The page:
Lost in this debate, is a positive benefit of propulsion. I like watching sailors work their boats hard. That's why sailors are more athletic and their boats are going faster. In the case of the boards, their starts are often the only stimulating part of the race. Fred Perry's poised, balanced sliced backhand might been appropriate in the Thirties but a hammered two-handed from a Williams or Roddick is right for today.

If there are excesses which make the sport look ridiculous and then measures that are appropriate for the class and controlled by objective limitations would be good: viz. Paul Henderson's notion of crew weight forward of the mast on a Star. A black line on the deck would do the trick. And the Star is a wonderfully slow, tactically-intense keelboat, not a high-performance dinghy. Remember, good rules are black and white. Poor rules are riddled with grey areas.

* From Mark Reynolds: I agree with Paul Henderson - quality policing is often necessary but don't forget education. Our youth need to be taught ethics along with our rules, not "how far to push kinetics" as a reader reported here recently. Our rules are pretty clear and we have good people fine tuning them.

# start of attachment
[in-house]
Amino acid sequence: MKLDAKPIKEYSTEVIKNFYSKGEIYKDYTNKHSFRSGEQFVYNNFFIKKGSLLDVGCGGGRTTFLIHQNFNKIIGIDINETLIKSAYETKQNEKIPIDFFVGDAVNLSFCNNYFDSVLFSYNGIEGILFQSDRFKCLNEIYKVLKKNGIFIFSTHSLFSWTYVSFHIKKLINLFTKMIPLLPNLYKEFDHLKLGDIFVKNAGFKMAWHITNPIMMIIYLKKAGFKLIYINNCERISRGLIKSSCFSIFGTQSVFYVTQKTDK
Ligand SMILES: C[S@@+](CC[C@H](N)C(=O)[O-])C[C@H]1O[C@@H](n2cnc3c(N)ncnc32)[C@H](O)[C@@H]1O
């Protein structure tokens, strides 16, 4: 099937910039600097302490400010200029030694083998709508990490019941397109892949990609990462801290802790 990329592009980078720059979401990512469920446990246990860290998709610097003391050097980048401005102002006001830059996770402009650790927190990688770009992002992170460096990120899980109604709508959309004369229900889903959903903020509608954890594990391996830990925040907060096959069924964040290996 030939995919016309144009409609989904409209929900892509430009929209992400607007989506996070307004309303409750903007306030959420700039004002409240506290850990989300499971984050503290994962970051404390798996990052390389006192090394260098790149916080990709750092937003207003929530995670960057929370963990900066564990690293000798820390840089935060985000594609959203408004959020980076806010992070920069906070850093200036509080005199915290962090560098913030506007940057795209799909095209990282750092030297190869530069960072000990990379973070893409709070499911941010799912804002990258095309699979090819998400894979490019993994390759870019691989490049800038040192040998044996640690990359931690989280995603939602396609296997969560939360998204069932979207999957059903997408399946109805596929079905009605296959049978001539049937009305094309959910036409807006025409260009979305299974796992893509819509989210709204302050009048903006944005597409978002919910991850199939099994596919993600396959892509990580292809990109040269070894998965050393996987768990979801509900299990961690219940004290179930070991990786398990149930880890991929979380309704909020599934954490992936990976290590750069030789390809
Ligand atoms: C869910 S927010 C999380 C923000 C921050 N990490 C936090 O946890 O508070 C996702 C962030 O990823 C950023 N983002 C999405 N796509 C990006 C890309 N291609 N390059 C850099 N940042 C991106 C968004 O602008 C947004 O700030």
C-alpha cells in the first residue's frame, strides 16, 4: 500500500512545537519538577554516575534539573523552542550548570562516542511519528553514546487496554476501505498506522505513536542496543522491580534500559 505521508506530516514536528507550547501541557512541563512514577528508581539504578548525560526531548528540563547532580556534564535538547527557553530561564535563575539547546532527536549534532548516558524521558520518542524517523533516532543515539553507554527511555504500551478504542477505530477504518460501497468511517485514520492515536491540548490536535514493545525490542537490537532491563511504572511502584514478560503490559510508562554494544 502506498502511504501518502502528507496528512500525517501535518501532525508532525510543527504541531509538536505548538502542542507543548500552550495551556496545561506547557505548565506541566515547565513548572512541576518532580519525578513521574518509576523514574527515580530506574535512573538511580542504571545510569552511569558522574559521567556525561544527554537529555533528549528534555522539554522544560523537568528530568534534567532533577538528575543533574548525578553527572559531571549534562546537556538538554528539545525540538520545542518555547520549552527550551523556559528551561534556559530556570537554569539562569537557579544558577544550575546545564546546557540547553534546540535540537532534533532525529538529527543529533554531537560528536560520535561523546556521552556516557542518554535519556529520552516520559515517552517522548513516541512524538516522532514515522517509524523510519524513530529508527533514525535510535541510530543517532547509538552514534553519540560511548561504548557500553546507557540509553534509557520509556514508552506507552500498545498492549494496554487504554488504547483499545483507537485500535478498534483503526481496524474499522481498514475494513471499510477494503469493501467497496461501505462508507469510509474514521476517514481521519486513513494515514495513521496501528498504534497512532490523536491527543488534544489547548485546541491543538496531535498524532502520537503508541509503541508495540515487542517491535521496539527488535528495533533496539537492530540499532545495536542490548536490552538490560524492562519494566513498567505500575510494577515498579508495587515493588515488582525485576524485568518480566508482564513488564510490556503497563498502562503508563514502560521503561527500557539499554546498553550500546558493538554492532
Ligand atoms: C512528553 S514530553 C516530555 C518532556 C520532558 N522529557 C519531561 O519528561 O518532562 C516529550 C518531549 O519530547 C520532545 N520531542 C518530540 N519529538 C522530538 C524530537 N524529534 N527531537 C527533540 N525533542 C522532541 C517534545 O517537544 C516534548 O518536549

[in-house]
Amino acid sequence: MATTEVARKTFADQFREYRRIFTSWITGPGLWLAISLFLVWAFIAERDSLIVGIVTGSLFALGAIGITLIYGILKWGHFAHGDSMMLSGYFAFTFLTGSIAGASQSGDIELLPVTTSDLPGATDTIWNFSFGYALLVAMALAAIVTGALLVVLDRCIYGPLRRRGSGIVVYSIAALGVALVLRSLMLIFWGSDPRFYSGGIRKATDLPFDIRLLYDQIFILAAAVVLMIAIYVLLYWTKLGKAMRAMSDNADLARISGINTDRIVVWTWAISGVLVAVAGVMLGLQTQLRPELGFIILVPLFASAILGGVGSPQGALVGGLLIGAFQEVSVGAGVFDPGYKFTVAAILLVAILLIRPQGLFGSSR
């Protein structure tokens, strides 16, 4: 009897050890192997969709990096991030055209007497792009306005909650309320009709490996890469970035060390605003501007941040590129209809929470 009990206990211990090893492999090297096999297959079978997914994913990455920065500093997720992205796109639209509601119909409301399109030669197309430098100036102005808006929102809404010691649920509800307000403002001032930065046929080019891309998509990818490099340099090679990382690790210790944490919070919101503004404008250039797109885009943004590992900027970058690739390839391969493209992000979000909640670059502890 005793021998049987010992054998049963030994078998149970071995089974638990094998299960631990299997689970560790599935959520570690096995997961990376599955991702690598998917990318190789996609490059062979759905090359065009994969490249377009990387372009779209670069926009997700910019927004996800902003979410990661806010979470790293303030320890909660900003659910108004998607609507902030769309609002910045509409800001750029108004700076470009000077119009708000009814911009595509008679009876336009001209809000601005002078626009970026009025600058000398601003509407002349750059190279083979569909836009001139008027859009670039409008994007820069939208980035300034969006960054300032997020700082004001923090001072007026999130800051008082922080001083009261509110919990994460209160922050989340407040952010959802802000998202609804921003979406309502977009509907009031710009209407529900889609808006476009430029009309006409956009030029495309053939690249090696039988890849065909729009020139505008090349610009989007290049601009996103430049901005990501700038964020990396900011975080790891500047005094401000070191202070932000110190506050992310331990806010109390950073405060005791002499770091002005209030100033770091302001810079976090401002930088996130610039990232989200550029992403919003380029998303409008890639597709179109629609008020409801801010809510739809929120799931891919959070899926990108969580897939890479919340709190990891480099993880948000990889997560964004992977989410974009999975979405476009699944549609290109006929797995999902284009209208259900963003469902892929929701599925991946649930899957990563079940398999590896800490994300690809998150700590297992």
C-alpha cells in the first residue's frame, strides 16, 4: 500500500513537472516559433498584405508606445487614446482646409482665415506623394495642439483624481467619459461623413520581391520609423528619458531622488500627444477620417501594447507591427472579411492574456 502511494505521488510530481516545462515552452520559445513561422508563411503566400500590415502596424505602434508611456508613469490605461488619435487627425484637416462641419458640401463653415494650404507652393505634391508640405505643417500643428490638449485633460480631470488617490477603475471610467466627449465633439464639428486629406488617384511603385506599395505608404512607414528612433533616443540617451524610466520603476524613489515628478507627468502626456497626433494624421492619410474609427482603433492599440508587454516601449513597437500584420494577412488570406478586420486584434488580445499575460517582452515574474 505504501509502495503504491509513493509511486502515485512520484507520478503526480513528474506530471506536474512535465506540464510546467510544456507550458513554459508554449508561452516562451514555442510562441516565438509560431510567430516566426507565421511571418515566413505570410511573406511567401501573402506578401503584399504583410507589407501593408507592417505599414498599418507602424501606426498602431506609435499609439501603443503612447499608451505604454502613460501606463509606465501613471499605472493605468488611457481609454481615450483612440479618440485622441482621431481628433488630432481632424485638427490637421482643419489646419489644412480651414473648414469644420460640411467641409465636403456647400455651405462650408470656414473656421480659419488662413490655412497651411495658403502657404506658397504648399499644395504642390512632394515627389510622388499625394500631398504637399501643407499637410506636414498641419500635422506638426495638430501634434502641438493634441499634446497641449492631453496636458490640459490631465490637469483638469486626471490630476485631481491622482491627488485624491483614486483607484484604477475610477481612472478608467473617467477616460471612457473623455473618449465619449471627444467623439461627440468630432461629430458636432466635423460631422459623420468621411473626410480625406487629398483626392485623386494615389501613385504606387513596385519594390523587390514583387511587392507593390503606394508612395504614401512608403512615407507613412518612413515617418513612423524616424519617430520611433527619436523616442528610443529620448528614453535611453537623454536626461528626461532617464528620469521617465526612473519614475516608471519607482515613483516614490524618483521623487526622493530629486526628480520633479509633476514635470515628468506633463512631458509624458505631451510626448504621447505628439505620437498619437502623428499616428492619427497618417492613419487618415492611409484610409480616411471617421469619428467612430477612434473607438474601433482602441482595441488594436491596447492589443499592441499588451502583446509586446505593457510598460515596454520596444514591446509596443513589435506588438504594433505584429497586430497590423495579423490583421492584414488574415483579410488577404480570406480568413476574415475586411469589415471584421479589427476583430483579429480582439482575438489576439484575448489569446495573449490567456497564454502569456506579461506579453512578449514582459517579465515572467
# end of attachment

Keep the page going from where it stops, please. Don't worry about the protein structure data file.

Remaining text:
Fortunately I haven't seen the rampant cheating that Paul has, at least in the sailing that I do. Maybe Paul shouldn't be quiet as he's lifting weighted lifejackets in the boat park. It's sometimes difficult to report infractions because of peer pressure.

Paul's story in Hyeres reminded me of a similar story (also in Hyeres by coincidence) but it had a happy ending. In 1992 Hal Haenel and I sailed in the Star Europeans. My shock at seeing many crews ooching on the run turned to anger when we dropped from 2nd to 10th on one run. I did some yelling and then confronted one sailor after the race and his comment was "just do it yourself and you will have no problem" and "who would you ever get to witness".